“My goal when I took on the CEO role was to prepare Ford to win in the future. The hardest thing for a proud, long-lived company to do is change to meet the challenges of the world it’s entering rather than the world it has known. I’m very proud of how far we have come in creating a modern Ford and I am very optimistic about the future," said Hackett in a statement.
Hackett’s retirement comes amid a Ford restructuring plan that has failed to reignite the company; Hackett has helmed Ford since 2017.
“Our new product vision – led by the Mustang Mach-E, new F-150 and Bronco family – is taking shape. We now have compelling plans for electric and autonomous vehicles, as well as full vehicle connectivity. And we are becoming much more nimble, which was apparent when we quickly mobilized to make life-saving equipment at the outset of the pandemic," said Bill Ford, Ford’s executive chairman, in a statement.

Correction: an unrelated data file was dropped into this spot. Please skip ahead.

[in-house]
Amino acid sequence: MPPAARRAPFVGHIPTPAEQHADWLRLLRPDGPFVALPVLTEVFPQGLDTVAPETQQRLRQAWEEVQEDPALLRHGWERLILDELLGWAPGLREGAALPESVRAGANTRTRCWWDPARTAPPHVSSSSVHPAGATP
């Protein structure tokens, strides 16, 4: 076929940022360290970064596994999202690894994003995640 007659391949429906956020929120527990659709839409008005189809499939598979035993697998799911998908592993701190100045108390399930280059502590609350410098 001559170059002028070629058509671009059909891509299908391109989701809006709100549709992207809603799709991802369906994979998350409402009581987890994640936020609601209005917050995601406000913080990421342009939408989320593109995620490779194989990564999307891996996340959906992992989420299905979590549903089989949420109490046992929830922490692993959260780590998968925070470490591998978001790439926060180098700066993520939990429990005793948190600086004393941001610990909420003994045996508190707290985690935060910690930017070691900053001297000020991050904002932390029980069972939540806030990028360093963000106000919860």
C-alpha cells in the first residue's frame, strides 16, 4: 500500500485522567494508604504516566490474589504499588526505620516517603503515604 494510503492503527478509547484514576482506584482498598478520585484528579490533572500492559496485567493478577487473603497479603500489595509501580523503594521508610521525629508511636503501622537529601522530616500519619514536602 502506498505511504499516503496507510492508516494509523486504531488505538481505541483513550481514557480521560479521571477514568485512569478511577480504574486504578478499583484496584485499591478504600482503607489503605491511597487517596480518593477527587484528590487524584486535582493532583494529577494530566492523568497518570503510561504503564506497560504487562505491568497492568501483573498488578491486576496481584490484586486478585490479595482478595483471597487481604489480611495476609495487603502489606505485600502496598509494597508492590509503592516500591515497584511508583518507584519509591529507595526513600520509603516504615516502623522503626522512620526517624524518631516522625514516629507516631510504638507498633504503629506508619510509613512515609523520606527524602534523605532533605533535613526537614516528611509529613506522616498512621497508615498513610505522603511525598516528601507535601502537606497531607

During his time at Ford, Hackett led the company into "the new era of smart vehicles" while also focusing on Ford's "base business," according to the Ford statement.
On Monday morning, Ford's stock was up nearly 3% on the news, to $6.89 a share.
Last week, Ford said it expects a full-year loss even after it posted stronger-than-expected second quarter profits of $1.1 billion, or 28 cents per share, on sales of $19.4 billion.
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